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Environmentalists regroup to consider their options in an increasingly hostile climate -- and put the state DEQ on the front burner.

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A somber quiet hung in the air at Tulane late last month as a coalition of Louisiana environmental activists gathered to try and figure out how to wage a long-term war for the planet while the rest of the world focused on the war against terrorism.

No one wanted to say so publicly, but just about everyone agreed that the attack on the World Trade Center and the Pentagon -- and the Bush administration's declaration of war against terrorist cells and states -- is perhaps a larger setback for the environmental movement than the election of oilmen George W. Bush and Dick Cheney.

Neil Armingean, environmental director of the Lake Pontchartrain Basin Foundation and one of the architects of the name Cancer Alley, is usually never at a loss for words -- but even he realized that the environmental battles, which seemed so important a month ago, must for now take a back seat.

"Of course there is only one story in the media coverage now," he says. "That's as it should be."

Still, Armingean expresses two concerns for the immediate future. One involves funding for environmental initiatives such as coastal restoration. Any chance of obtaining $300 million for wetlands recovery or any amount for the Conservation And Reinvestment Act, otherwise known as the CARA bill, may be dead for the foreseeable future. Second, in the effort to put together the economic resources for a war effort against terrorism, environmental programs may well be scrapped.

"The environment will be the first thing to get cut," he says. "My concern is, will the environment be sacrificed in the name of national defense? No matter how or when this war ends, the environmental issues we all care about will still be here."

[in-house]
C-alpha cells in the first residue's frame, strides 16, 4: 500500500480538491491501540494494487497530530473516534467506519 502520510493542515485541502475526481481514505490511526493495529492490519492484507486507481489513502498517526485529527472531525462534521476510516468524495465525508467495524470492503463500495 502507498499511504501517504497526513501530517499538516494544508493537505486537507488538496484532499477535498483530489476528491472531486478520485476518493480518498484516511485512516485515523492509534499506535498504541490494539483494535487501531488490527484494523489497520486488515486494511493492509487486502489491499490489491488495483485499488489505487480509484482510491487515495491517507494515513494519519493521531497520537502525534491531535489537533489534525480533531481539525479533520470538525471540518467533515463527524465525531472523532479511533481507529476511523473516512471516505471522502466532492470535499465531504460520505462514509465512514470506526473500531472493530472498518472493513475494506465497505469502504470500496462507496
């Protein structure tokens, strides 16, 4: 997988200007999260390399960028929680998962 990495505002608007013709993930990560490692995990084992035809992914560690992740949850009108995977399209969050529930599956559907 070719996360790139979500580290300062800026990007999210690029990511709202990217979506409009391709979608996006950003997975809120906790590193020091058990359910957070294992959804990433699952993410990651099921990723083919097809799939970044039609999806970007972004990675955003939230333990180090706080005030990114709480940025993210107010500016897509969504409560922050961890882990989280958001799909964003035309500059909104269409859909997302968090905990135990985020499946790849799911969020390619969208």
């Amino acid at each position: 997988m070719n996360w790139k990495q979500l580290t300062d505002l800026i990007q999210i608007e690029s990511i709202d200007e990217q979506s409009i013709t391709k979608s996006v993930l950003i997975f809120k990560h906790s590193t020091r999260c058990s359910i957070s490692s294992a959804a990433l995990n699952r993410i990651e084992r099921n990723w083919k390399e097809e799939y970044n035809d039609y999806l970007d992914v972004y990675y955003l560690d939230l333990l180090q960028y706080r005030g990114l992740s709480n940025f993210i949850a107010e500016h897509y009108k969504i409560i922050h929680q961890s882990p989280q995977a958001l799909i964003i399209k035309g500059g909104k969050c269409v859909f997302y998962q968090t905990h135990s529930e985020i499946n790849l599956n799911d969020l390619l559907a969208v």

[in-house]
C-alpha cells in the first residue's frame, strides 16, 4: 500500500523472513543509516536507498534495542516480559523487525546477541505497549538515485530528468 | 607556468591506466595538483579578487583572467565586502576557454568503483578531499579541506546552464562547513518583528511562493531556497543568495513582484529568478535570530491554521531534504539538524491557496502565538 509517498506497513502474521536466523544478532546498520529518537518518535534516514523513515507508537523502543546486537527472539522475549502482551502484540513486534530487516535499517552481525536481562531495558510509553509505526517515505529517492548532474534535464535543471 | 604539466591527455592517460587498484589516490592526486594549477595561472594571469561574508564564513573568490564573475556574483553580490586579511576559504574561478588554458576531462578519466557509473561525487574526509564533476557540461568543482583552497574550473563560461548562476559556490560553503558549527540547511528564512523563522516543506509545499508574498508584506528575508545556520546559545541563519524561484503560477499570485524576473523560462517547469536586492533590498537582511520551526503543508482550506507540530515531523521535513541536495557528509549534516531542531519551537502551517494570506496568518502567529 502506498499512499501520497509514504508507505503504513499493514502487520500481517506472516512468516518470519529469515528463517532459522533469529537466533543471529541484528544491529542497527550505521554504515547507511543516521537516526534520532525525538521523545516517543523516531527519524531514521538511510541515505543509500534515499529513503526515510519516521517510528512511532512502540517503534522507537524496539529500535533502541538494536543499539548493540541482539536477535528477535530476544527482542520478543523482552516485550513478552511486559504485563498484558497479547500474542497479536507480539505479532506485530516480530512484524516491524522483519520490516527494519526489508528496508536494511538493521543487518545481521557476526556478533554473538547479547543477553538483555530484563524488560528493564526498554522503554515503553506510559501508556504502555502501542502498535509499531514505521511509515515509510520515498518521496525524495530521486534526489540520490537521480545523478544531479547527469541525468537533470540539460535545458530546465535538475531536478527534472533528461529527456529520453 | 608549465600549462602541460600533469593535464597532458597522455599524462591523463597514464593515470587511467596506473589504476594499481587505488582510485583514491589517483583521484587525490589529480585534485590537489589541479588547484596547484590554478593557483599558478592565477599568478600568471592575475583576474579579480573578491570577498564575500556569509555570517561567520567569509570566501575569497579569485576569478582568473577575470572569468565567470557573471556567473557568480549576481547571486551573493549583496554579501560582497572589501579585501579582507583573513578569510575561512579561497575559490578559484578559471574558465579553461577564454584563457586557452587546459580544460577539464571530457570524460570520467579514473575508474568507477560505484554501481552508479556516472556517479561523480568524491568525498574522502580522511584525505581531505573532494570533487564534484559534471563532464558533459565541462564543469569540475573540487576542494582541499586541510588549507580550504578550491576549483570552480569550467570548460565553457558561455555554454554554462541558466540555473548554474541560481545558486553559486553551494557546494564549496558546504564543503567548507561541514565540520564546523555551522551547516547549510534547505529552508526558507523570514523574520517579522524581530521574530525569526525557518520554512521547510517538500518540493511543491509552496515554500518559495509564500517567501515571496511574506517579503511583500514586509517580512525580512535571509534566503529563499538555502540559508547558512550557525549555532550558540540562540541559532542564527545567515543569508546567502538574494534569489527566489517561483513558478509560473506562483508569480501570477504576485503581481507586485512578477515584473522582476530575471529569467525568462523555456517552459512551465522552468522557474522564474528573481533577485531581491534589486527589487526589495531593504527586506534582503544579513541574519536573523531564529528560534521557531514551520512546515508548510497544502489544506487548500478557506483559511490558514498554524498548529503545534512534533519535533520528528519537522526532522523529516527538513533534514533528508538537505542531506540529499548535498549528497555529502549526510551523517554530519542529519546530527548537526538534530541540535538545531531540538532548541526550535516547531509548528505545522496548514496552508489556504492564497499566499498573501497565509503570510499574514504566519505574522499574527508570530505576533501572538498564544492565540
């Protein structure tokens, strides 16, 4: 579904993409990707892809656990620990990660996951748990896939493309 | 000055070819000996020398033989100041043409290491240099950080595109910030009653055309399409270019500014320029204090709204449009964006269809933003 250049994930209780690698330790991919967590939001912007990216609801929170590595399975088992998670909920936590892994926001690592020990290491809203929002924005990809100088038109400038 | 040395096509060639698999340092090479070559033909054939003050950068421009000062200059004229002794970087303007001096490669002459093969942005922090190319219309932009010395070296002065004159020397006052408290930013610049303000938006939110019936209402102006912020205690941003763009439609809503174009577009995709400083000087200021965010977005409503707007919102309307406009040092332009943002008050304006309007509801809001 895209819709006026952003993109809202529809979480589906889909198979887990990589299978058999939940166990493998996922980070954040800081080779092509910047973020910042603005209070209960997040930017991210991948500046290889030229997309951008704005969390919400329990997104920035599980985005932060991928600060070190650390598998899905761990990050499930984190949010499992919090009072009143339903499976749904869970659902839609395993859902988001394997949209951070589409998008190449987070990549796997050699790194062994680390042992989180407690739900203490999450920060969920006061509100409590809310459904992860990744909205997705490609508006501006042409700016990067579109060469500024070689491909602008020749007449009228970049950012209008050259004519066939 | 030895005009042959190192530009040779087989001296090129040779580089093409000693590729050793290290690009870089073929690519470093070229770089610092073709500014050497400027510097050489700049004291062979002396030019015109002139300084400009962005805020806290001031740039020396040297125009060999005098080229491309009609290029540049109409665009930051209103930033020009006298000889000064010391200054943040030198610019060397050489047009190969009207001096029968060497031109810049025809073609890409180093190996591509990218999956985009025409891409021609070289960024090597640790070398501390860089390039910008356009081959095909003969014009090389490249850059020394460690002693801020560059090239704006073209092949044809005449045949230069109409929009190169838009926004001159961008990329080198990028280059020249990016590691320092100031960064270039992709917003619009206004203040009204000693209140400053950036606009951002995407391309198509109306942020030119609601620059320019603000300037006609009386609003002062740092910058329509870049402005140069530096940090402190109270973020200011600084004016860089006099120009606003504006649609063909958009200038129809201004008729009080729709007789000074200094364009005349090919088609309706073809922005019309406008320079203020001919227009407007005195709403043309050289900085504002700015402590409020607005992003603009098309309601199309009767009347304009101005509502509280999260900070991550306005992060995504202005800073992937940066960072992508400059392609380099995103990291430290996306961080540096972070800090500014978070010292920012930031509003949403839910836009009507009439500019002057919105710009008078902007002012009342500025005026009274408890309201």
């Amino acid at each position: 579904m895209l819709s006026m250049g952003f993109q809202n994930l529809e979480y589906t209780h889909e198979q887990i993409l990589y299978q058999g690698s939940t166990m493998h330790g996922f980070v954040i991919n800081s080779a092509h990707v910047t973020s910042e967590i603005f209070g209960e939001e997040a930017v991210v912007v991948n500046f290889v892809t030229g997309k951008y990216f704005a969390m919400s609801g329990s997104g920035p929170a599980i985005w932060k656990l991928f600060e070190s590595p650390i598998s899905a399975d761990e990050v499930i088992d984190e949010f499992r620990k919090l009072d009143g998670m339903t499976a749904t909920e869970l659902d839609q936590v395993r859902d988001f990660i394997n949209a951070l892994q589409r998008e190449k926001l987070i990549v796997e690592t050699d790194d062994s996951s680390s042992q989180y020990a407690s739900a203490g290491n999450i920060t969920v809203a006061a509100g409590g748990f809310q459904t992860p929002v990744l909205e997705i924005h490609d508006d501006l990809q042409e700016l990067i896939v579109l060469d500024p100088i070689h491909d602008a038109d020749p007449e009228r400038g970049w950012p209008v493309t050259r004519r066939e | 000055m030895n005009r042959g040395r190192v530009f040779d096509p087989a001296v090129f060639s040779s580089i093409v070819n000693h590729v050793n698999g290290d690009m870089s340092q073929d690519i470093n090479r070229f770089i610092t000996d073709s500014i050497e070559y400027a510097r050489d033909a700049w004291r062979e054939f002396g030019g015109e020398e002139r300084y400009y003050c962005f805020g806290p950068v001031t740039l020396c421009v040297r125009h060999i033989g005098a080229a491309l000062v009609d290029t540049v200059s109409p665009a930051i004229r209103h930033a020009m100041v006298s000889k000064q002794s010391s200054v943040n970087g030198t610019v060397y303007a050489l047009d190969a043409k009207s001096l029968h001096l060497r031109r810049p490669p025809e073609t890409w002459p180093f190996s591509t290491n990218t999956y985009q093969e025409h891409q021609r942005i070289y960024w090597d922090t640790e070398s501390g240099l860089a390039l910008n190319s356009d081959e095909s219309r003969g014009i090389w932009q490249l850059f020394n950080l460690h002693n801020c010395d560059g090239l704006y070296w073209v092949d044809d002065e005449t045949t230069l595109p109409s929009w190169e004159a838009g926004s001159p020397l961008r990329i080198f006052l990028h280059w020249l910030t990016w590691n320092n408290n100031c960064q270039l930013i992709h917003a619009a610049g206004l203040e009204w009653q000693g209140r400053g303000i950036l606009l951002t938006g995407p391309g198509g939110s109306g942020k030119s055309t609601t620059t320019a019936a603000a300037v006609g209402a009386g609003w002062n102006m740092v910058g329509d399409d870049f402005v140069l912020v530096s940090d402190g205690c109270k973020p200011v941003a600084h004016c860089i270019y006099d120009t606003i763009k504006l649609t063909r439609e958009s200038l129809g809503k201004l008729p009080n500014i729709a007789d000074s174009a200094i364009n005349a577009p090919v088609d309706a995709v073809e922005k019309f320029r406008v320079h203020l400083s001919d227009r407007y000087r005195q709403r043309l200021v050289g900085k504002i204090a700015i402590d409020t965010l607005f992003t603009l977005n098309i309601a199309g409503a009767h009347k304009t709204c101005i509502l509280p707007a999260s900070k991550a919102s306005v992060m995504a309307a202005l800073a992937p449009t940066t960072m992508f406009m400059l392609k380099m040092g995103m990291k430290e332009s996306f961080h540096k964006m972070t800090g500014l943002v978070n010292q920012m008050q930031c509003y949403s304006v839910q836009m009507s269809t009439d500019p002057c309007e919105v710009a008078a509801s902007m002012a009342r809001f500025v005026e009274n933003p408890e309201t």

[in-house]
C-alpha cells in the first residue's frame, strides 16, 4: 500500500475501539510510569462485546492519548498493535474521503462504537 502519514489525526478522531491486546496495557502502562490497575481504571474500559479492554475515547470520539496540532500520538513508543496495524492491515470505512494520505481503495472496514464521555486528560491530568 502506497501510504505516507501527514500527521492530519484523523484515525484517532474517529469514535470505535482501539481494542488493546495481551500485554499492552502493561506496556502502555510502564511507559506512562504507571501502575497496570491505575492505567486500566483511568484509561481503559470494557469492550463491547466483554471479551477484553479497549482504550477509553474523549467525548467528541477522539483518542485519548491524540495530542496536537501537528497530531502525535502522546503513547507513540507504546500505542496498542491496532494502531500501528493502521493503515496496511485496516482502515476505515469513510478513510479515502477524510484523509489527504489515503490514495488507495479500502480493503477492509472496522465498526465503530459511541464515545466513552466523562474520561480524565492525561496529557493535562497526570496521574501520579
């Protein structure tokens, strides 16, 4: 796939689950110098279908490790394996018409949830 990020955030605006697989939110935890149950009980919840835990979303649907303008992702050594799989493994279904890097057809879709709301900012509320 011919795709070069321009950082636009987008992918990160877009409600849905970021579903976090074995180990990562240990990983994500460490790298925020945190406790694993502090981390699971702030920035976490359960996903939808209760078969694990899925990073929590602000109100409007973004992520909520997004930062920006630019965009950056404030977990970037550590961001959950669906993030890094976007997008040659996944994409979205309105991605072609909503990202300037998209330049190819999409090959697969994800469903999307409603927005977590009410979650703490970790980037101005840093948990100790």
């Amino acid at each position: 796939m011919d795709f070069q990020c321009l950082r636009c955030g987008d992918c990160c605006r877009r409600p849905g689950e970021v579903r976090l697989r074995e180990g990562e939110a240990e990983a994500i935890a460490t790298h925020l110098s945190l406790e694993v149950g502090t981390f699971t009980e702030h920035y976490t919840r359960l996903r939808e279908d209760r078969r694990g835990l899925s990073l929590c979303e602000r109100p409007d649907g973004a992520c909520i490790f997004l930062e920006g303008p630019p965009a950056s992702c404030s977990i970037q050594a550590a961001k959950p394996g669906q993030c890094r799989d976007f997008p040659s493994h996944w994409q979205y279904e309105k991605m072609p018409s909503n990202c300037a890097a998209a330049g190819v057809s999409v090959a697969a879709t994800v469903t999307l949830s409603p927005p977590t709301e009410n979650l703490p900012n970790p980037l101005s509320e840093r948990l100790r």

Among the major issues on everyone's mind as they tried to concentrate on the Tulane program was the call for an investigation of Louisiana's version of the Environmental Protection Agency (EPA), the Department of Environmental Quality (DEQ). In a letter dated Sept. 6, a coalition of environmental groups asked the governor and EPA to investigate pollution permit violations and alleged conflicts of interest at DEQ.

"It has been apparent for some time that there are fundamental problems at the agency and that it is apparently failing to adequately protect the health and environmental well being of the people and resources of our state," the letter says, citing alleged leakage of toxic waste from the Woodside Landfill in Livingston Parish, serious pollution permit violations in the case of North American Gas in Bossier Parish, and allegations of conflicts of interest involving DEQ employees.

"These are not mere matters of differing philosophy or politics -- they are real and they pose a significant potential for damage," the letter says. "At a minimum, we believe the state must conduct a thorough and credible investigation of all phases of DEQ's business. Given the scope and gravity of the reported problems, we believe that this investigation should be led by the Inspector General or the Legislative Auditor rather than by anyone inside the agency."

The letter was signed by the Coalition to Restore Coastal Louisiana, the Lake Pontchartrain Basin Foundation, the Gulf Restoration Network, the Alliance for Affordable Energy, the League of Women Voters, and the Mississippi River Basin Alliance (the Tulane event's conference sponsor).

The state and federal response came this past week. Gov. Mike Foster issued an executive order calling on DEQ to communicate any potential health effects to the public. The state legislative auditor announced a performance audit of the agency. And EPA is apparently launching a criminal probe into the alleged conflicts of interest, according to Mark Davis, executive director of the Coalition to Restore Coastal Louisiana.

"These are the right first steps," Davis says. "But at the end of the day, we still have a crisis in this state, a crisis of confidence, a crisis of accountability. It will not be solved by criminal probes, or merely by ethical probes. It's time we start insisting on propriety as a minimum level of job performance."

Some in the environmental community maintain there is something about this story that is not just typical Louisiana political patronage and corruption -- and that it merits attention, even when international events dominate the news. "This is not like giving your brother-in-law a boat registration or a roofing contract for a school," says Russell Butz, an organizer for the Sierra Club. "We're talking about peoples' health. This is serious.

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